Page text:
Historic Century Inn rebuilding after devastating fire
With reminders of a heartbreaking fire all around, Megin Harrington sits in the shell of the burned-out Century Inn and talks of resolve and rebirth — for her family, their storied historic property and Washington County's Scenery Hill community.
“At this point, I'm really excited,” she says. “I think I'm over the sadness. I hope I am.”
About two months ago, crews began the arduous task of rebuilding and restoring the nearly 230-year-old federal-style stone building that suffered major damage in an August 2015 fire . Work is expected to continue through the fall, when a sign out front along East National Pike promises a grand reopening.
“The game plan is Thanksgiving,” says Gordon Harrington, who was at the inn with his mother the night of the accidental fire that started in a back utility room. “Who knows? But we're really pushing for that.”
“We'll be open then, even if we only serve peanut butter and jelly sandwiches,” Megin Harrington says, half jokingly.
As the Harringtons stand in the gutted confines of the original 1788 home, power saws buzz out back. Bird chirps float through window openings as masons chisel stones originally quarried on the 23-acre property to reconstruct an exterior wall and chimneys, having already brought life back to a pair of indoor fireplaces.
The home's grand staircase, along with its interior walls once covered in horsehair plaster, have been removed due to damage from fire, smoke and water.
The skeletal remains include a continuous walnut beam, added during the original construction in 1788, that spans more the 40 feet, separating what was the music room from one of the dining rooms.
“It's so spacious this way, but it makes you truly appreciate the construction,” Megin Harrington says. “This beam above us is massive, and it survived.”
Across the open first floor is an open space once occupied by the McCune Saloon — one of the country's longest-operating taverns and a descendant of Hill's Stone Tavern, which opened in 1794.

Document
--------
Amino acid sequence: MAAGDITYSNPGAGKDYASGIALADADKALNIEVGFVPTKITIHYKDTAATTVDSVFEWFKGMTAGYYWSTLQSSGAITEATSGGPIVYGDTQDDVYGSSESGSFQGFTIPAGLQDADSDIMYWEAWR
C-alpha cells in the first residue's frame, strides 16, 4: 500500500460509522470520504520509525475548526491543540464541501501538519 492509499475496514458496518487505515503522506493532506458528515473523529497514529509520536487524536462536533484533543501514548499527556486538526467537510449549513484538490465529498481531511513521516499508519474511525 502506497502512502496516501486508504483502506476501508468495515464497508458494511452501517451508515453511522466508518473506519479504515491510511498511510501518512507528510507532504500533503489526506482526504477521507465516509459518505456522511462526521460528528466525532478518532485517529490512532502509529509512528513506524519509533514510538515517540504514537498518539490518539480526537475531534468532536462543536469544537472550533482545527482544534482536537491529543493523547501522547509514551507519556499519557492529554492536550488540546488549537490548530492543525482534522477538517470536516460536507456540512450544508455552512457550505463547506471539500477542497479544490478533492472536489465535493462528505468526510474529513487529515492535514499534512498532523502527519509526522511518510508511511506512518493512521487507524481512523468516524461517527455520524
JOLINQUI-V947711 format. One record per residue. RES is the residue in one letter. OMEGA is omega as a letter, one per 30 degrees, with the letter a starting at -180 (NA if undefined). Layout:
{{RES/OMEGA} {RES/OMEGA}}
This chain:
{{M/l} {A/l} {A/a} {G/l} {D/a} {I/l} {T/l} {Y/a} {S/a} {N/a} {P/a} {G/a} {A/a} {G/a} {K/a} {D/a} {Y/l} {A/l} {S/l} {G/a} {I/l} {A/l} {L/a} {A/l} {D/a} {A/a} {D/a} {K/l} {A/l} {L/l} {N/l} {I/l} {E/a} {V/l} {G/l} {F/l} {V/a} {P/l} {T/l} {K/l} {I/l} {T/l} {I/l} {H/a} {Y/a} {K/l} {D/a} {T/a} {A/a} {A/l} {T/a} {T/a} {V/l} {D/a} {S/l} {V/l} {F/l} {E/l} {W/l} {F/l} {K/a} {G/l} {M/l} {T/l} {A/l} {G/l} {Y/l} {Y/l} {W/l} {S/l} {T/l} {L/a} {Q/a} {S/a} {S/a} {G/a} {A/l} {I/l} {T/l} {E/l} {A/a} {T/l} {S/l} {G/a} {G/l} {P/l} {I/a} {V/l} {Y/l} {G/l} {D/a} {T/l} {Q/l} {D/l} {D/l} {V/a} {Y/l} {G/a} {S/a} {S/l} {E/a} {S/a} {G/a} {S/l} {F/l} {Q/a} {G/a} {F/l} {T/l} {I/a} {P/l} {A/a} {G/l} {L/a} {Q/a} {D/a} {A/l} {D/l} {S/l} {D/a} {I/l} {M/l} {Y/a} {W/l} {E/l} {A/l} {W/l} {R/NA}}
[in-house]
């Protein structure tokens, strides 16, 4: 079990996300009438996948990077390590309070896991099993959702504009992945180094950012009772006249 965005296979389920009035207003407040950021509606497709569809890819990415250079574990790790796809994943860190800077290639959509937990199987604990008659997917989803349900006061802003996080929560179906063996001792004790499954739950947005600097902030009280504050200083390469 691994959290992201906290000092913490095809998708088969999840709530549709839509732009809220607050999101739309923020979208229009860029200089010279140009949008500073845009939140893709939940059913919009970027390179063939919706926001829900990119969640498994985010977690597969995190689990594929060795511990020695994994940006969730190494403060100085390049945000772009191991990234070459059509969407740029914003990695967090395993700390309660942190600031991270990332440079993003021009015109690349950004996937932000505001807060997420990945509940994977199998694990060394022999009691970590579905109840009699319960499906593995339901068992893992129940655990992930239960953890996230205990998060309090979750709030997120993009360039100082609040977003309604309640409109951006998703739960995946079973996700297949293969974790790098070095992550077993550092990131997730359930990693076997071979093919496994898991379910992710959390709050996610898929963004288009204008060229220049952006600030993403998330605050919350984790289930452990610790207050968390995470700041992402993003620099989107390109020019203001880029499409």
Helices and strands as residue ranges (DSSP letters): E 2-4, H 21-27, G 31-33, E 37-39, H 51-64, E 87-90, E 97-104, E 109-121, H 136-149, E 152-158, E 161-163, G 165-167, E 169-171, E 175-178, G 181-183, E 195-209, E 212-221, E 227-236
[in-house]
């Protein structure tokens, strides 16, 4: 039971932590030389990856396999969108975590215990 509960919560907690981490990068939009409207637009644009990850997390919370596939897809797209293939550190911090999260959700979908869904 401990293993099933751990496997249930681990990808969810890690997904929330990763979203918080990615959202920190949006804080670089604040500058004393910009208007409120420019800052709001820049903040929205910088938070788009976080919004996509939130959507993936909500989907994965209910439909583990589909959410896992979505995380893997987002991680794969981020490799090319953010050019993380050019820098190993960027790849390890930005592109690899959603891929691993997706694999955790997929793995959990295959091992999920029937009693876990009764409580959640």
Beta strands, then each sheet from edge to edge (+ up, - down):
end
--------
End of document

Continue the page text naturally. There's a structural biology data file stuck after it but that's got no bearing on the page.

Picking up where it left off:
Storied guests of the Century Inn included presidents George Washington, Andrew Jackson and James Polk, as well as Revolutionary War military officer Marquis de Lafayette, Mexican general and President Antonio Lopez de Santa Anna, Chief Black Hawk and Whiskey Rebellion leader David Bradford.
The Harringtons pulled a framed Whiskey Rebellion flag — depicting an eagle and 13 stars — from the saloon wall as they escaped the fire. The only known surviving flag from the 1790s Western Pennsylvania uprising over a federal excise tax on distilled spirits will be returned to its spot once construction is finished, Megin Harrington says.
Between now and then, she will continue selecting wallpaper and fabrics for the renovation of the property added to the National Register of Historic Places in 1974, as well as collecting antiques and art to replace all that was lost.
“Everyday, I think of something we lost in the fire,” she says. “But it's getting easier, and I can see an end to this project — and that is invigorating.”
In addition to auctions, Harrington says local residents have offered family heirlooms and antiques.
“Everybody feels the loss of the inn,” Harrington says. “It means a lot to so many people here.”
The first floor will look as close as possible to the original house, with a few upgrades — such as central air and heat as well as modern electrical outlets.
A new commercial kitchen will replace the one added in the 1950s and destroyed by the fire. Upstairs guest rooms will also be modernized.
Leading the project are general contractor Waller Corp. of Washington and Margittai Architects of Pittsburgh.
“It's certainly an opportunity,” Gordon Harrington says.
His grandparents — Dr. Gordon Harrington and wife Mary — bought the property in 1945. Megin Harrington married their son, Gordon Harrington Jr. She continued to run the inn after he died in a 1987 plane crash and raised their three sons on the property.
Leaving after the fire wasn't an option, she says.
“I think we always knew we would rebuild. This was home,” Harrington says. “There really never was a question.”
Jason Cato is a Tribune-Review assistant city editor. Reach him at 724-850-1289 or firstname.lastname@example.org.